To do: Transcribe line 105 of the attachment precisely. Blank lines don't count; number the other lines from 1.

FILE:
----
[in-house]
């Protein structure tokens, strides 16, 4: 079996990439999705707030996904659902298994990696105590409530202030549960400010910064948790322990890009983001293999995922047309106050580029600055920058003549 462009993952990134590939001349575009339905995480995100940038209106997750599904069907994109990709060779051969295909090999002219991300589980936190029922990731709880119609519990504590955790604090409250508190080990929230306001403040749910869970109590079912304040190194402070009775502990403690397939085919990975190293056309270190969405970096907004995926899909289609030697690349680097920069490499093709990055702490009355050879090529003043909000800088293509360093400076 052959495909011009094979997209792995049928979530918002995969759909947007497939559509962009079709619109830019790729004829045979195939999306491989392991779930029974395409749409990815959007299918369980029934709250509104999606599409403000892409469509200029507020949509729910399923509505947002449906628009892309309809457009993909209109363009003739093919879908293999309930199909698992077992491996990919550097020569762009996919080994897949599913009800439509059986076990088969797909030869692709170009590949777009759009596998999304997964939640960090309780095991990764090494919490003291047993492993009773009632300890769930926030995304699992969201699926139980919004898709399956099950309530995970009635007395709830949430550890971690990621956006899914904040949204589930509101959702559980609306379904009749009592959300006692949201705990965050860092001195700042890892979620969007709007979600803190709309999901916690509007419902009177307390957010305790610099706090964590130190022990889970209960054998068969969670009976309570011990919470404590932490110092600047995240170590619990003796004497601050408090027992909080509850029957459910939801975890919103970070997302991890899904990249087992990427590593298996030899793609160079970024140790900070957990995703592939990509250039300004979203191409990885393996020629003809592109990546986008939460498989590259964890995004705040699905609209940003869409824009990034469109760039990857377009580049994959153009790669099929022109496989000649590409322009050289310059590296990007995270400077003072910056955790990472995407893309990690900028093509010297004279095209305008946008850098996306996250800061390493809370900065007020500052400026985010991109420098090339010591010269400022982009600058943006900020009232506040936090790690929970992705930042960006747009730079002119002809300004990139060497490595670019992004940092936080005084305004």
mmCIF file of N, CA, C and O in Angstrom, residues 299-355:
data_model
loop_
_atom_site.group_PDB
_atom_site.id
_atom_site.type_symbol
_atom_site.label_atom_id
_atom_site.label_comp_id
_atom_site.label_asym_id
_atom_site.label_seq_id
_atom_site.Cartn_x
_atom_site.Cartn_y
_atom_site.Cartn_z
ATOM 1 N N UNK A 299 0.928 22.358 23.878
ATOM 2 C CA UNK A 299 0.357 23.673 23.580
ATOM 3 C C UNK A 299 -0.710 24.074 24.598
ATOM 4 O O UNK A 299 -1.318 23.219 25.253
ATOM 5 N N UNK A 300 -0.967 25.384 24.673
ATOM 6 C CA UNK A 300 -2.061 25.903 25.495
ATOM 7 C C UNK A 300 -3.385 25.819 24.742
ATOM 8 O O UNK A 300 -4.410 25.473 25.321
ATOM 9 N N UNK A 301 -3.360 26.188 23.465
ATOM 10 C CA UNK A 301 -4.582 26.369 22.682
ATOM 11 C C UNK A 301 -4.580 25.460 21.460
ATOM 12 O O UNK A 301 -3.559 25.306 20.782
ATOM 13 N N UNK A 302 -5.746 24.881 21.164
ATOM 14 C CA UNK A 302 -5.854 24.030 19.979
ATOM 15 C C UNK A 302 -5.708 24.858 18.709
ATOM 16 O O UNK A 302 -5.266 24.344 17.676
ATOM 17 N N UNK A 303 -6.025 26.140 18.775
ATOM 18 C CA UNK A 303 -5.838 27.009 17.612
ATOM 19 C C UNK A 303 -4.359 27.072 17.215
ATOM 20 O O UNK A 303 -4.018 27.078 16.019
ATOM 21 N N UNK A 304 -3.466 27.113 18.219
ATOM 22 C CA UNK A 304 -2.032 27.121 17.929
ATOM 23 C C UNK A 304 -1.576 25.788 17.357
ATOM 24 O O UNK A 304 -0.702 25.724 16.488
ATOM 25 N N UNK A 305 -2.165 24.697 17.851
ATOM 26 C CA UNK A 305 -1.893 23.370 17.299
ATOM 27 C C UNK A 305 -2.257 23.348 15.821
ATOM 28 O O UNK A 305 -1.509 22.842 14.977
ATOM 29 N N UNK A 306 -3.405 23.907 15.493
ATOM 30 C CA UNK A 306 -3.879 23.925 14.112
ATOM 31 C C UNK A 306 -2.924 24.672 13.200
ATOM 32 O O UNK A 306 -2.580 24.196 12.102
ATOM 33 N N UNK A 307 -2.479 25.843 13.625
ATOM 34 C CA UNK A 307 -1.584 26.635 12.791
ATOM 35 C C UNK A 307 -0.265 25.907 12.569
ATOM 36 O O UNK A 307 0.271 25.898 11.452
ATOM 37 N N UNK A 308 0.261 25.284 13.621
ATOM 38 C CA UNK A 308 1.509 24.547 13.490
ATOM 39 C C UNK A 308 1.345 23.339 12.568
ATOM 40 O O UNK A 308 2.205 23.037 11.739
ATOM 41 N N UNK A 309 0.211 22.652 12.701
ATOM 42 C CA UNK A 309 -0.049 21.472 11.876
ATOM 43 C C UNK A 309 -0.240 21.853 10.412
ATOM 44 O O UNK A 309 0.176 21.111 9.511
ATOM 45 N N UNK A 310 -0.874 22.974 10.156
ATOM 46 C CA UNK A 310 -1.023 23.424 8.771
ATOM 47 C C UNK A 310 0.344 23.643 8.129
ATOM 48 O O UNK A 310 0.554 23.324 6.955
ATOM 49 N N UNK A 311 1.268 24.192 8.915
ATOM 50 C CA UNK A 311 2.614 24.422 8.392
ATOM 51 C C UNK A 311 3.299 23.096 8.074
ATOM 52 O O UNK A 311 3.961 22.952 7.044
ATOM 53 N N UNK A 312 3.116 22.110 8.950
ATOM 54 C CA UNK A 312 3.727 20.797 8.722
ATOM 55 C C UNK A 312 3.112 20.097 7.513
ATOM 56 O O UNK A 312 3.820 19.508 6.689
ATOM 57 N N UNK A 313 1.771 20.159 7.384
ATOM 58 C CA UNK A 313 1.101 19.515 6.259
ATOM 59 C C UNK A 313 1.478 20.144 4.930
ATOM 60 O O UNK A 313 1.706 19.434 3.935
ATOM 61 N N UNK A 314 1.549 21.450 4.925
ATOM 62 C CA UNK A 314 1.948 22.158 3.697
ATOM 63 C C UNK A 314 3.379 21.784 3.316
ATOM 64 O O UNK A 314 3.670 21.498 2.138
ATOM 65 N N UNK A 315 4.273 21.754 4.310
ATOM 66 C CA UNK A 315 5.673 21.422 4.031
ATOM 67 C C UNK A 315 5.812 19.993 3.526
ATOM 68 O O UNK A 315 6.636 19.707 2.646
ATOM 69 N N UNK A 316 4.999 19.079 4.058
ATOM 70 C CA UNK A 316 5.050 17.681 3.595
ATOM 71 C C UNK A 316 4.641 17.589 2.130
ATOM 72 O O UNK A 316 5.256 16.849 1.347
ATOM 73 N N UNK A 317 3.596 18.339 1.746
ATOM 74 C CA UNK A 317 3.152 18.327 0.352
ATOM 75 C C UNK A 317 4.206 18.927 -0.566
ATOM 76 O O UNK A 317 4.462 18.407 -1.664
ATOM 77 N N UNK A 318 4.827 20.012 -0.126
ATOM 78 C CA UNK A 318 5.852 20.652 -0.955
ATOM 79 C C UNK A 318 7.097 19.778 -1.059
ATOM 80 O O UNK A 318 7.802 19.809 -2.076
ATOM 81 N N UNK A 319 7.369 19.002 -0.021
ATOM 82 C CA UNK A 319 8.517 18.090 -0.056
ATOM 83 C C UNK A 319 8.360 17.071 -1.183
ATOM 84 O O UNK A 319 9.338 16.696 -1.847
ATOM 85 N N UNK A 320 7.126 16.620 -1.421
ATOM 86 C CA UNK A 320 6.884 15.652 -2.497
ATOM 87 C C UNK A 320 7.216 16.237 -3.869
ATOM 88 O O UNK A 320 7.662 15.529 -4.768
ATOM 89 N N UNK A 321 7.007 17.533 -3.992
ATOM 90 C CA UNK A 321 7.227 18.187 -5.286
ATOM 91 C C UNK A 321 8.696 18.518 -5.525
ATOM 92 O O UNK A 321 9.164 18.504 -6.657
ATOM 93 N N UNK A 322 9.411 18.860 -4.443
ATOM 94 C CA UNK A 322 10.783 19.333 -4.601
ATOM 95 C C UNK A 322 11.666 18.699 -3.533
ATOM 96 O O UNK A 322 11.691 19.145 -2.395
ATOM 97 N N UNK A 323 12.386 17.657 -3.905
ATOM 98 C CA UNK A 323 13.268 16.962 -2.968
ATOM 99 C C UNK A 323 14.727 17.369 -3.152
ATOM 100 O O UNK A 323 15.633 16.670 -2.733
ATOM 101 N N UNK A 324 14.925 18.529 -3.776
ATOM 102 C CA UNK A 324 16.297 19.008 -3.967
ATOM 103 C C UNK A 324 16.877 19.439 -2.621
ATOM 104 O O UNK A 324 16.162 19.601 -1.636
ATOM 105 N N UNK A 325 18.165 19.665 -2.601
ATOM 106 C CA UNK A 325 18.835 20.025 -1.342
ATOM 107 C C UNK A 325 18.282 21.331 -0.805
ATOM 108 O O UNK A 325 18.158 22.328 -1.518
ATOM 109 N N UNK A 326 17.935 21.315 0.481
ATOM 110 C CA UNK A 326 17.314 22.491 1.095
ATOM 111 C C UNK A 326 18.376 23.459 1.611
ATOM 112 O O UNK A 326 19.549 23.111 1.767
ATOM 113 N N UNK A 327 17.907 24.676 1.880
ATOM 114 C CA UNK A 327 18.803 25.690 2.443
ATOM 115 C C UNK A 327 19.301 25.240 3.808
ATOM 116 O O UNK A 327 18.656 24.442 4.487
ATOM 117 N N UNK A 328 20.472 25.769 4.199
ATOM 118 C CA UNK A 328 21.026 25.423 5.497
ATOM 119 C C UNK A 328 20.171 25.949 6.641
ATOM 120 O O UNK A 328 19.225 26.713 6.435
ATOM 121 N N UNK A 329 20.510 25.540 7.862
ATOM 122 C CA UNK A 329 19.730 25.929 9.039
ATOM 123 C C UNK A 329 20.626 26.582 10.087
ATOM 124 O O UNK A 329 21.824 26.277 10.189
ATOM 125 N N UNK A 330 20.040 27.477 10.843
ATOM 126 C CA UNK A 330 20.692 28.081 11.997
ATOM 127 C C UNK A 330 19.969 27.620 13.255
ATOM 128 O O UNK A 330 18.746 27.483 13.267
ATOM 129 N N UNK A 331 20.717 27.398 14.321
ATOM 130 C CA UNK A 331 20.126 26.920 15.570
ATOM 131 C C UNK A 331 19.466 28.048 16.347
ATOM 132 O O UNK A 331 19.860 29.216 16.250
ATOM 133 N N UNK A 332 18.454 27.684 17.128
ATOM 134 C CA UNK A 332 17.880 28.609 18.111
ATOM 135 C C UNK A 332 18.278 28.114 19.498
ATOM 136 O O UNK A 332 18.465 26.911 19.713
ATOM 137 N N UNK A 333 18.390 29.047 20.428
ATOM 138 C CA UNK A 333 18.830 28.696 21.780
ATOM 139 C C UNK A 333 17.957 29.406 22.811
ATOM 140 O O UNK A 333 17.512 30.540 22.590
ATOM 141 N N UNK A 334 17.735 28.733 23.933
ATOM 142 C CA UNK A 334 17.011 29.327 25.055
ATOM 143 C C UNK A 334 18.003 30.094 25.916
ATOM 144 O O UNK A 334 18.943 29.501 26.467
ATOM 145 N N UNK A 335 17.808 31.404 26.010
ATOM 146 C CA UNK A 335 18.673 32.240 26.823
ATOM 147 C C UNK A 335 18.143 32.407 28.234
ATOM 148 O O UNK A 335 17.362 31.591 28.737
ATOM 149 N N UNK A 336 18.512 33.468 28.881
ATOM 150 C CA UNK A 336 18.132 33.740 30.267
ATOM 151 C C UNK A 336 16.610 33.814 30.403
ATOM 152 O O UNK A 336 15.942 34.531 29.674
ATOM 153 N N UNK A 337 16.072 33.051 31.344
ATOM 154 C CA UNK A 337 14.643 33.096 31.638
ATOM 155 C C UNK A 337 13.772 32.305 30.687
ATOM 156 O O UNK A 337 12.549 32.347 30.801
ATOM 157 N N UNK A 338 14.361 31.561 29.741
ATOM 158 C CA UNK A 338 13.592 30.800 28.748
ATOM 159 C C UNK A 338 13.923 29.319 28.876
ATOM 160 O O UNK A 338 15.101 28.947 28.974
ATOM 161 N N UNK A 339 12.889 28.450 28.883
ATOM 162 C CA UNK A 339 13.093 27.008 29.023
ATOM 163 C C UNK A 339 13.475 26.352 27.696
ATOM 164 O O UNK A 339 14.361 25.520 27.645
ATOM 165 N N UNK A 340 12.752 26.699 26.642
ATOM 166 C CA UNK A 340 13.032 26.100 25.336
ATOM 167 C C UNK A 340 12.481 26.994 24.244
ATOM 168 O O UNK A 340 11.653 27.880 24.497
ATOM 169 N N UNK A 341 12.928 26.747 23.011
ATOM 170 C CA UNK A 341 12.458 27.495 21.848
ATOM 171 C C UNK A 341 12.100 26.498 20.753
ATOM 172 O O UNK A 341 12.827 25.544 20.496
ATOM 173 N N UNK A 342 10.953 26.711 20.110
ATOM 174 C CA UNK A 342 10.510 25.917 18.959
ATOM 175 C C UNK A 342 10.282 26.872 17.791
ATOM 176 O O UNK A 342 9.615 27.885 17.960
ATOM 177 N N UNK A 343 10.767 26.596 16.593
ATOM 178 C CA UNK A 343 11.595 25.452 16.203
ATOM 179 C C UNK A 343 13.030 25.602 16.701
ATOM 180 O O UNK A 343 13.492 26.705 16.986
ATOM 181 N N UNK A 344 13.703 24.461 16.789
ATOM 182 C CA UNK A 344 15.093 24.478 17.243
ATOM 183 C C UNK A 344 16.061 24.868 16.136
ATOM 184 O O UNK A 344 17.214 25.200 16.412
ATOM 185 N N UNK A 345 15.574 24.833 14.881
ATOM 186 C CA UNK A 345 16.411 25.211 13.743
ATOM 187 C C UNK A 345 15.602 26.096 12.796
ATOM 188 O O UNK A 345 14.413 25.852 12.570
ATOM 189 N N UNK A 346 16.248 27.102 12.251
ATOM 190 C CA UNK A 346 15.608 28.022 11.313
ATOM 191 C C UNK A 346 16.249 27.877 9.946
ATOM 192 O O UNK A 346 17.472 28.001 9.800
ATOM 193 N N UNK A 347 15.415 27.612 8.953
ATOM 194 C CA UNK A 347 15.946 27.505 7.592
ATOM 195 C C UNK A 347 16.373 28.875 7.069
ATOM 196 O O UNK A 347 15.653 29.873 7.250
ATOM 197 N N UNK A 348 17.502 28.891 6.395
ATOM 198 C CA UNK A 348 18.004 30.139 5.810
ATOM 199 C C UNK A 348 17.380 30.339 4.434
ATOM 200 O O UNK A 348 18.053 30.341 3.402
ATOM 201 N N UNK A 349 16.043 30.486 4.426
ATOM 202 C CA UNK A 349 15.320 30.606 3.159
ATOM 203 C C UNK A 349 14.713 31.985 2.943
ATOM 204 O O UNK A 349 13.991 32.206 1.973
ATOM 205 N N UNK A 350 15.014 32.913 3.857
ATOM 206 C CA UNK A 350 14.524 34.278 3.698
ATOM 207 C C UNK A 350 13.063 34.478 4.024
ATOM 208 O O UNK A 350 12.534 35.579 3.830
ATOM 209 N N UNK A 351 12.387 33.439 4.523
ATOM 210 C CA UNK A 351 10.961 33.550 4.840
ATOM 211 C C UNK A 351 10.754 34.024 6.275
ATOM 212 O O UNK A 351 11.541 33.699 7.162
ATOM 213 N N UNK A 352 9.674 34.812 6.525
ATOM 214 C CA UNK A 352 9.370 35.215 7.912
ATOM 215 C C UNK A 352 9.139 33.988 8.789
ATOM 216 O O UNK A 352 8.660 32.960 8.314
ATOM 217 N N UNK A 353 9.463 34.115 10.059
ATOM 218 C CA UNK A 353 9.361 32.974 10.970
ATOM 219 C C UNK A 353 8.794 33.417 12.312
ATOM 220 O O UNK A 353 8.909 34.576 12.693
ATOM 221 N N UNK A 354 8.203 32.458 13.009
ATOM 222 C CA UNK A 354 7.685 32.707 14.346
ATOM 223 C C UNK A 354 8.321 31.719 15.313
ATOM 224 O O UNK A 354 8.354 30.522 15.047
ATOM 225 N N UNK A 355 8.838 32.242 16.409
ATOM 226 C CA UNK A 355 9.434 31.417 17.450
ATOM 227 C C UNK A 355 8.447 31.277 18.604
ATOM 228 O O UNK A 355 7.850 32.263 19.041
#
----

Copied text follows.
ATOM 90 C CA UNK A 321 7.227 18.187 -5.286